The prom is making a big comeback.
The recession forced parents and teens to cut back on spending for the annual high school dance, but wallets are finally opening again.
“Dresses are more elaborate,” says Marshal Cohen, chief industry analyst at market research firm NPD Group. “They are now buying two pairs of shoes, one to go to prom and one to dance in.”
“This crop of kids cares about prom,” says Cohen.
And so do the parents, who see the dance as a rite of passage. The pressure to help give teenagers a memorable night is high. “You don’t want your kid to be the only kid who doesn’t have what the other kids have,” says Kit Yarrow, a consumer psychologist and professor at Golden Gate University.
Prom spending is expected to rise this spring to an average $1,139. That’s among families who are planning to spend some money to attend the annual affair, according to a survey of 1,025 parents of prom-age teens by payment processor Visa Inc. and research company Gfk. Not included in the average were 12 percent who said they wouldn’t spend anything on the prom. A majority of parents with teenagers surveyed were still unsure how much they’d spend.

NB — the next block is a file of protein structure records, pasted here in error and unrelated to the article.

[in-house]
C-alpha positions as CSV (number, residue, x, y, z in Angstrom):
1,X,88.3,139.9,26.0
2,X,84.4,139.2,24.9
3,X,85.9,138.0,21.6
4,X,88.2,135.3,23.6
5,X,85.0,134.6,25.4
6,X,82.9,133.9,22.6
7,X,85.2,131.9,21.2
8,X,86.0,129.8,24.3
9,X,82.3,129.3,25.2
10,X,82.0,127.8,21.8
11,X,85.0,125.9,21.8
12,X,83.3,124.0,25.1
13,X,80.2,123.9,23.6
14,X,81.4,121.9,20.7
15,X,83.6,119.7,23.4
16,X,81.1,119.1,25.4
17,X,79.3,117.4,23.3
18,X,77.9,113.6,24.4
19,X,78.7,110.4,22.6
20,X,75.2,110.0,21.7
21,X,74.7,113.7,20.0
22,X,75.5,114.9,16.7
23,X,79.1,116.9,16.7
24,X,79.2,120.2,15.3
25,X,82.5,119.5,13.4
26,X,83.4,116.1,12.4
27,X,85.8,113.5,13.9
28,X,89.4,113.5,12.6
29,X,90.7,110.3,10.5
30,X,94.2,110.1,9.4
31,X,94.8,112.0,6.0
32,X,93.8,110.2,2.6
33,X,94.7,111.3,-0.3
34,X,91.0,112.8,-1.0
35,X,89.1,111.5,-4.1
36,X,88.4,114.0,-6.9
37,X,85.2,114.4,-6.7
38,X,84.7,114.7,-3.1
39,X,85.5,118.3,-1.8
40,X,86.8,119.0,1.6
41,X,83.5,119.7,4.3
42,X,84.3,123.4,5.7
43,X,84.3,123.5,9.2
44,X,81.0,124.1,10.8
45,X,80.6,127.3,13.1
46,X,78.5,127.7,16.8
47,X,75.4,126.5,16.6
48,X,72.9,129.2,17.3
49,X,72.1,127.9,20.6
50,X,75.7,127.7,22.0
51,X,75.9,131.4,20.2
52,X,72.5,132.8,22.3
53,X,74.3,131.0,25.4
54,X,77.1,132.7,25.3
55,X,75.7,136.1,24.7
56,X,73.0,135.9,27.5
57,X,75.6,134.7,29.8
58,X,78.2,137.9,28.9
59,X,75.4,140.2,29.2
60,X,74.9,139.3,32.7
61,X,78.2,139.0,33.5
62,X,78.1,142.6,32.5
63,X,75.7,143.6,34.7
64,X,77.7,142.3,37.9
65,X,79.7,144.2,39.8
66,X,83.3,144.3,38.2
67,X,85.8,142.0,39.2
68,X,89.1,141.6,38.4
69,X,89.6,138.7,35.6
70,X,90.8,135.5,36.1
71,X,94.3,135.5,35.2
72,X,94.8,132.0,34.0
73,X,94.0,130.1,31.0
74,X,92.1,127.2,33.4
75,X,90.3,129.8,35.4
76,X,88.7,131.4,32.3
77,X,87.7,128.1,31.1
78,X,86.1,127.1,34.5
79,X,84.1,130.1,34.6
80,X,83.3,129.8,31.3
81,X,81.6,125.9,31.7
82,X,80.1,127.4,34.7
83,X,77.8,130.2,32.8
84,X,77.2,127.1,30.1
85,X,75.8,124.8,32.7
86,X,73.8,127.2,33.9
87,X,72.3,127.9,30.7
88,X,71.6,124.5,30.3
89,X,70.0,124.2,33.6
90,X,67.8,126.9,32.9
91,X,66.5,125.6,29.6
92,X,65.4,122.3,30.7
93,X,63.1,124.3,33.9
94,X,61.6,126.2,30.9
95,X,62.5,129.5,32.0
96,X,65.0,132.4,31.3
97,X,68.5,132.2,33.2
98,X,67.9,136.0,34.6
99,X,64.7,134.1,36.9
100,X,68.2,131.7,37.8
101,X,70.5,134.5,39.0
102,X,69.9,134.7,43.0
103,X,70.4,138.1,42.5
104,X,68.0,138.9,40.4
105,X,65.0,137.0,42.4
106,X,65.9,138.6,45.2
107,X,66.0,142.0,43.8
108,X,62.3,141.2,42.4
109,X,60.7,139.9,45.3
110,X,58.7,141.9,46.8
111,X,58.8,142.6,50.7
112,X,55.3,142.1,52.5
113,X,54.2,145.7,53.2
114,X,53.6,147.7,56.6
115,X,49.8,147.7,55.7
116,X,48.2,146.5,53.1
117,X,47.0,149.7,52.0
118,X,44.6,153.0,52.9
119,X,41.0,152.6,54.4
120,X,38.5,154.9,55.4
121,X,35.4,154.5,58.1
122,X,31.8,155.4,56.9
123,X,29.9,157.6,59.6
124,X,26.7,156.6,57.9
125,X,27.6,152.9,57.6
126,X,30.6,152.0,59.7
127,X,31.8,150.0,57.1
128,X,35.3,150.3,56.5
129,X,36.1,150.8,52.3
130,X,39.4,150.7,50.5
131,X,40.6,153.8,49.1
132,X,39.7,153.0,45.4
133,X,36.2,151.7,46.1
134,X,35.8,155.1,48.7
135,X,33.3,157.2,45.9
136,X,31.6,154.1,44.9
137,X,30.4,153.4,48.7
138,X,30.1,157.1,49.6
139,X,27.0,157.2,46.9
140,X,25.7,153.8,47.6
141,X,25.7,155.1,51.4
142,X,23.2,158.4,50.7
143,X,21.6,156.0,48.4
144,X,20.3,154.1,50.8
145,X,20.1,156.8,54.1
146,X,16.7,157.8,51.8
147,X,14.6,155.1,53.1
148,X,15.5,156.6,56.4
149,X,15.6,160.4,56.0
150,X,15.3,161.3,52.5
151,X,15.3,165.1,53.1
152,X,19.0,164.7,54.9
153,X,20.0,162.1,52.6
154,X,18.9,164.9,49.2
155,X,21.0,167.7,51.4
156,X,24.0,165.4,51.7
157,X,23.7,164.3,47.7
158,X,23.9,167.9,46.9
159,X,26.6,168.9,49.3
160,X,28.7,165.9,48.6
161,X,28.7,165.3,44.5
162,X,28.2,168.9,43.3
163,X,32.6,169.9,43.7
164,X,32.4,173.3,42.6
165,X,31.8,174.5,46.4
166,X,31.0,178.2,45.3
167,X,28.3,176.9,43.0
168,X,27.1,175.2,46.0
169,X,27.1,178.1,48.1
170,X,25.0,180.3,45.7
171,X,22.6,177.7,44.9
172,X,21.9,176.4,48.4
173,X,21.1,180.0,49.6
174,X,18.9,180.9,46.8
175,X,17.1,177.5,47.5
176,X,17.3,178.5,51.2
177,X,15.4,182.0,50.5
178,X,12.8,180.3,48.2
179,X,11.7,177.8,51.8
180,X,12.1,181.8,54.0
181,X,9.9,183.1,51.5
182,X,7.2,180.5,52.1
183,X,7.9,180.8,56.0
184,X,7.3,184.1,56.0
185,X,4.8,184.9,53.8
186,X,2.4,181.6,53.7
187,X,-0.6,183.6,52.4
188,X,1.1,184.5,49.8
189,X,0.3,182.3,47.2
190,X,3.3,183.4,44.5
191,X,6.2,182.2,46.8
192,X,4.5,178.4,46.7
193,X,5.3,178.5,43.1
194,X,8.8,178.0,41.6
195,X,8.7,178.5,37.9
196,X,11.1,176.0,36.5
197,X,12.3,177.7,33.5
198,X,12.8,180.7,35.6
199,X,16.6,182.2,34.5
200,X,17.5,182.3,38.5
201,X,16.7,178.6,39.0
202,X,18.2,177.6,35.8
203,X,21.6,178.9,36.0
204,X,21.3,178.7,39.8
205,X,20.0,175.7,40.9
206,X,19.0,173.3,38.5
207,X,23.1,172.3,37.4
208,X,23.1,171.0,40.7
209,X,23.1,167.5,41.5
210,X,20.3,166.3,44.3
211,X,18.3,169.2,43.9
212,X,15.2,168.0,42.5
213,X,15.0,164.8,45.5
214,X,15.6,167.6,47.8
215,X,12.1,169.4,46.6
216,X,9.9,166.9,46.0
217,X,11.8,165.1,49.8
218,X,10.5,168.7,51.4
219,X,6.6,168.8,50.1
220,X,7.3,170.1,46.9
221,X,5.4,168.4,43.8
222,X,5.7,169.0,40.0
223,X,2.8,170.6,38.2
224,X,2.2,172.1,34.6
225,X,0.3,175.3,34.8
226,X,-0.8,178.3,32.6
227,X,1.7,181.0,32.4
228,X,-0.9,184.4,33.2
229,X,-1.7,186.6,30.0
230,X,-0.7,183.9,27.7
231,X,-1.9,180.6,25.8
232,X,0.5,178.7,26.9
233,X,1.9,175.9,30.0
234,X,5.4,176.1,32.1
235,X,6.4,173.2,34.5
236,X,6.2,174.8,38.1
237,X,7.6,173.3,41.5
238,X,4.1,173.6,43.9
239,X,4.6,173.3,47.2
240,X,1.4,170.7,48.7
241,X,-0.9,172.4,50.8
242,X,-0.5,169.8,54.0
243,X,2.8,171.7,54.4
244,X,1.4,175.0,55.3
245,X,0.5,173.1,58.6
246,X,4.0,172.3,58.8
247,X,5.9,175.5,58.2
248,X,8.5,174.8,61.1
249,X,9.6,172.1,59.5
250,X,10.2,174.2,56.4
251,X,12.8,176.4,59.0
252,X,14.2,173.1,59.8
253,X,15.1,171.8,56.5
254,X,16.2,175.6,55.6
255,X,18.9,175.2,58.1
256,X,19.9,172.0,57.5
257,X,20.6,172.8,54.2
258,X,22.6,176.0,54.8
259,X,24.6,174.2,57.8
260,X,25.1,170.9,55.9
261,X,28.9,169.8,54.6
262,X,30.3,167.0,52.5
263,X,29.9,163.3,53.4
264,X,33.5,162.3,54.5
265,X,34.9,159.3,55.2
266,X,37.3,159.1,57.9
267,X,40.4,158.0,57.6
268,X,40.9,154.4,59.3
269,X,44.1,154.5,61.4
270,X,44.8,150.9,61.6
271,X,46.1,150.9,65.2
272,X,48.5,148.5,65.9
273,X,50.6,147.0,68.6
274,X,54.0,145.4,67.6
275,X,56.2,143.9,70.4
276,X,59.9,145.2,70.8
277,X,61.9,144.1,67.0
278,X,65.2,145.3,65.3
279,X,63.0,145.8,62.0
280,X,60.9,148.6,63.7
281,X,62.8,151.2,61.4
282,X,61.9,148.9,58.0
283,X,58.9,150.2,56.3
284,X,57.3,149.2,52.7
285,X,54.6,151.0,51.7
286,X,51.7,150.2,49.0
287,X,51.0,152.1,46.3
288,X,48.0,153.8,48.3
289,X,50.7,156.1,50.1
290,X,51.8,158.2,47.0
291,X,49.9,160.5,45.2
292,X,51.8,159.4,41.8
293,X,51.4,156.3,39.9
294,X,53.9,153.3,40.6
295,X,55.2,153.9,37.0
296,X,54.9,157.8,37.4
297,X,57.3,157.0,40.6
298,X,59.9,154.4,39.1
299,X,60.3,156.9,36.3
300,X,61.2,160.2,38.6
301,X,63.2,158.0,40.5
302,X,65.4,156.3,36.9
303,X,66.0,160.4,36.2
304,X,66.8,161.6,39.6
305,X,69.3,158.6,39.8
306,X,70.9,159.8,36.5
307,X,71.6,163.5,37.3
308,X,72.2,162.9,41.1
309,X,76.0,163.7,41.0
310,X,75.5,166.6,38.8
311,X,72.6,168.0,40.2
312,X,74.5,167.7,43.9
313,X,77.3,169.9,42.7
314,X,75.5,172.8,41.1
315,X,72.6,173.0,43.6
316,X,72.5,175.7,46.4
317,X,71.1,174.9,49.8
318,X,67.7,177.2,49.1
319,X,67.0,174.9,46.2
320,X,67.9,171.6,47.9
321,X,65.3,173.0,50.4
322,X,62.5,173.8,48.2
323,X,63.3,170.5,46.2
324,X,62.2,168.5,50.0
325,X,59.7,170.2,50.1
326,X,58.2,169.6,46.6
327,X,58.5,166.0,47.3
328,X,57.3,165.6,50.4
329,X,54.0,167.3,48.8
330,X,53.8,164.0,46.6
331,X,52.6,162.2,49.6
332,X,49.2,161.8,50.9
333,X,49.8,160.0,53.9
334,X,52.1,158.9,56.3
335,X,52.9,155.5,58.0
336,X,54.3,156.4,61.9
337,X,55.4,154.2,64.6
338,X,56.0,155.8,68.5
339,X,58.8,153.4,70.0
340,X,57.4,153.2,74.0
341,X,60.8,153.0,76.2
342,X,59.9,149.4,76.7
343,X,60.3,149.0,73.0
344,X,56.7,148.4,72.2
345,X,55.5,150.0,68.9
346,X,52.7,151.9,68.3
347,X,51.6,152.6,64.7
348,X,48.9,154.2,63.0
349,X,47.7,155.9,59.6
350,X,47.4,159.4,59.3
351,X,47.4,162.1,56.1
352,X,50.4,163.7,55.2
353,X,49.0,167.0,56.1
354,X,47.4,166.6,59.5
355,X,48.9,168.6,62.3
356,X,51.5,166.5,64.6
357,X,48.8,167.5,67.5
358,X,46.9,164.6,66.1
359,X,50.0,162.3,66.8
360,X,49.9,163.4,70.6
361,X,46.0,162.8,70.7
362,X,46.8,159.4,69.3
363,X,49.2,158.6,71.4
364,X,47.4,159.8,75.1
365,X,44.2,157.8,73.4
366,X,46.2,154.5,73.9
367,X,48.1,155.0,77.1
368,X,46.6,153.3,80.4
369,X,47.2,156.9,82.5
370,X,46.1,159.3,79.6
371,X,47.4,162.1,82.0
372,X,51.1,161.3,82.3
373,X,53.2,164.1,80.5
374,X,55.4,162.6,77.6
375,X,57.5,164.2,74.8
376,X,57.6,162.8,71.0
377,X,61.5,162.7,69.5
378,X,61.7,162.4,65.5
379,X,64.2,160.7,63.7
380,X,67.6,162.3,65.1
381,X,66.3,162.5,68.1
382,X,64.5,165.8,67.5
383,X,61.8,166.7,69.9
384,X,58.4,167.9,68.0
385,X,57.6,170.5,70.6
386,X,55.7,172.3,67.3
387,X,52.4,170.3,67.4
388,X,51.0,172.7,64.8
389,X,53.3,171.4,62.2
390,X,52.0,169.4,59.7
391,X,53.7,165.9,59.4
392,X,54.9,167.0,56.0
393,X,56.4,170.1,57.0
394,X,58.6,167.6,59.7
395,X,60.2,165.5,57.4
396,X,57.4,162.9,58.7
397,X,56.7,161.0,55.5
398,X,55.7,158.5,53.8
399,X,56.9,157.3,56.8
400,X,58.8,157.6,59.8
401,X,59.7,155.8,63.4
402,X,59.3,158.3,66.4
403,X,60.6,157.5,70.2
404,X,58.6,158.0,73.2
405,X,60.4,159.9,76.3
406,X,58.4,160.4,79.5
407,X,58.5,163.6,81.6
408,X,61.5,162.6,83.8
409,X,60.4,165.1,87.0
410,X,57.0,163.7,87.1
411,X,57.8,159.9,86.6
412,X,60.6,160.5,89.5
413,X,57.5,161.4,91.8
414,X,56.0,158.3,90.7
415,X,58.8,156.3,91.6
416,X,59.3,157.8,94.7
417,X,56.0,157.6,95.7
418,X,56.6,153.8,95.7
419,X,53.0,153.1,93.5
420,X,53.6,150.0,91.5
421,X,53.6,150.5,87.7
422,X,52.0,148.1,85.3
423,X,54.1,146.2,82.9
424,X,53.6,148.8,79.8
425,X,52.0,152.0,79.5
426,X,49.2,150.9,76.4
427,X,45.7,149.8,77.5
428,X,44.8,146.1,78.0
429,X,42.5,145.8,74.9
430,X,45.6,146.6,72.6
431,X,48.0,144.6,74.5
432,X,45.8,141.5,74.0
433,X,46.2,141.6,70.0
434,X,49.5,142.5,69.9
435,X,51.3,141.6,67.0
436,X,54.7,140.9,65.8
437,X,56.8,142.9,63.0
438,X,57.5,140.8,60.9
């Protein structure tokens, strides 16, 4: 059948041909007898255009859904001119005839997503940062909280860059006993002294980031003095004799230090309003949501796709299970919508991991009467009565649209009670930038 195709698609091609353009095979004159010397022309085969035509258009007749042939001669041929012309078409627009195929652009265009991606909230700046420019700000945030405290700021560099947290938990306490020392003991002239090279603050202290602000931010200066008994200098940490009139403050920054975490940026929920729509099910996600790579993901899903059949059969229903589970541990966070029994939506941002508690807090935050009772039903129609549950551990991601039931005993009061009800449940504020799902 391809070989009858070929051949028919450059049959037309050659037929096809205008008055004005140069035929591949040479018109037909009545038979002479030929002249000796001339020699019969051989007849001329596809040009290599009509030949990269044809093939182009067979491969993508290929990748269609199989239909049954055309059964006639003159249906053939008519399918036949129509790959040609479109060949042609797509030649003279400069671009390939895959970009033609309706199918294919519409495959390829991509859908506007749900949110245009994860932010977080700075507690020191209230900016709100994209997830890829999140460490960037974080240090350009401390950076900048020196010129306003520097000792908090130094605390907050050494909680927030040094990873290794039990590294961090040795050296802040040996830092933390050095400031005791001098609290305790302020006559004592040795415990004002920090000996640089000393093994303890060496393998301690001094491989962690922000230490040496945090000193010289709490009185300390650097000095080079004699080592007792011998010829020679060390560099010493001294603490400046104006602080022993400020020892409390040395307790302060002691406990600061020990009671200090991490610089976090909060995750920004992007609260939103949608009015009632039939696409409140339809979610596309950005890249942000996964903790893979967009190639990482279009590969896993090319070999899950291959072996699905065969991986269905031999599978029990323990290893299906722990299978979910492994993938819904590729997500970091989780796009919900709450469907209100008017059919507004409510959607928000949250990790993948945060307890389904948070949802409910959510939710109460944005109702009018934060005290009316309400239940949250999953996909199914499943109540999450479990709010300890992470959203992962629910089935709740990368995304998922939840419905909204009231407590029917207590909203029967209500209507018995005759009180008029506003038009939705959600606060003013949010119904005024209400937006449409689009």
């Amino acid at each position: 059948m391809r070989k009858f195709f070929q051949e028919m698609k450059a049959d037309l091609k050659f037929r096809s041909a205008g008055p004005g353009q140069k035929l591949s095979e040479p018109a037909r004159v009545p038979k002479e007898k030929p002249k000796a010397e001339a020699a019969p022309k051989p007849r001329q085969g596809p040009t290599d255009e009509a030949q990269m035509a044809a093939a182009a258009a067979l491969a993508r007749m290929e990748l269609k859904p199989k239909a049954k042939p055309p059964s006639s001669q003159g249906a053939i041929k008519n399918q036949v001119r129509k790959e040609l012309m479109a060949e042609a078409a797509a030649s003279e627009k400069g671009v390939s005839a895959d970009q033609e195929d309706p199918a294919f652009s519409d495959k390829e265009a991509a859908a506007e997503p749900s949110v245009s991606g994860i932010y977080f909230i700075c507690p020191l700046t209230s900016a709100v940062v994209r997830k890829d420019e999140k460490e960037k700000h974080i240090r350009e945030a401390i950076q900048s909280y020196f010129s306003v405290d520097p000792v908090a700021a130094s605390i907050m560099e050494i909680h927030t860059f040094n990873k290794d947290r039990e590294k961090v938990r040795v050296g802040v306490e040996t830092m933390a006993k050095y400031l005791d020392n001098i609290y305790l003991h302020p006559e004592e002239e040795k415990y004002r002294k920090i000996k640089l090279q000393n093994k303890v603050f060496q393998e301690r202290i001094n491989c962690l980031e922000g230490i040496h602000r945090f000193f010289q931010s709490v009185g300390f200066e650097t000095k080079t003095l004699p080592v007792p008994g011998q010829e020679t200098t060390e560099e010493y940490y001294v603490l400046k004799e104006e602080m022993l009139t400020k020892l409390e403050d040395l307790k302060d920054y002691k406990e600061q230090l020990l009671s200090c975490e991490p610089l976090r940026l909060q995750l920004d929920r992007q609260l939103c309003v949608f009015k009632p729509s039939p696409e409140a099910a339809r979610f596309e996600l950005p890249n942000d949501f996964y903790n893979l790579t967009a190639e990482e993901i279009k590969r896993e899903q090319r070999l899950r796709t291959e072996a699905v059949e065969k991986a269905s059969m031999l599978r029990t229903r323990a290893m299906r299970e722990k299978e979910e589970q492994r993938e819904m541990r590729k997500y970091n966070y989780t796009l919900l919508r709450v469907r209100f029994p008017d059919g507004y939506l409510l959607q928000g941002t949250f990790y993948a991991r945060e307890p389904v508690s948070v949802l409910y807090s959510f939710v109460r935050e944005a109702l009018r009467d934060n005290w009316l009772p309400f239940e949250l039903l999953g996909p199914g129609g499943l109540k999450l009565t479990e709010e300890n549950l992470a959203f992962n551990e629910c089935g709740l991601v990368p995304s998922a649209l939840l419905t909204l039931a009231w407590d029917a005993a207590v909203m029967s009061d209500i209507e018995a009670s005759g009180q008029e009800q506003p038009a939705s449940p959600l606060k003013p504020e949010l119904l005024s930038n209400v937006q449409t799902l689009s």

Leigh Dow didn’t have a budget for her 16-year-old daughter’s prom dress. She wanted it to be well made, have a good fit and be unique.
Dow paid $500 for a raspberry-colored gown with silver beading and a sweetheart neckline. She expects her daughter, Darby McDaniel, who is a junior in high school, to wear the dress more than once.
Dow will also pay for a hairstylist, a spray tan and part of the cost of a party bus to drive a group of kids to the dance.
“Prom has become a very big production,” says Dow, who owns Dow Media Group, a marketing company.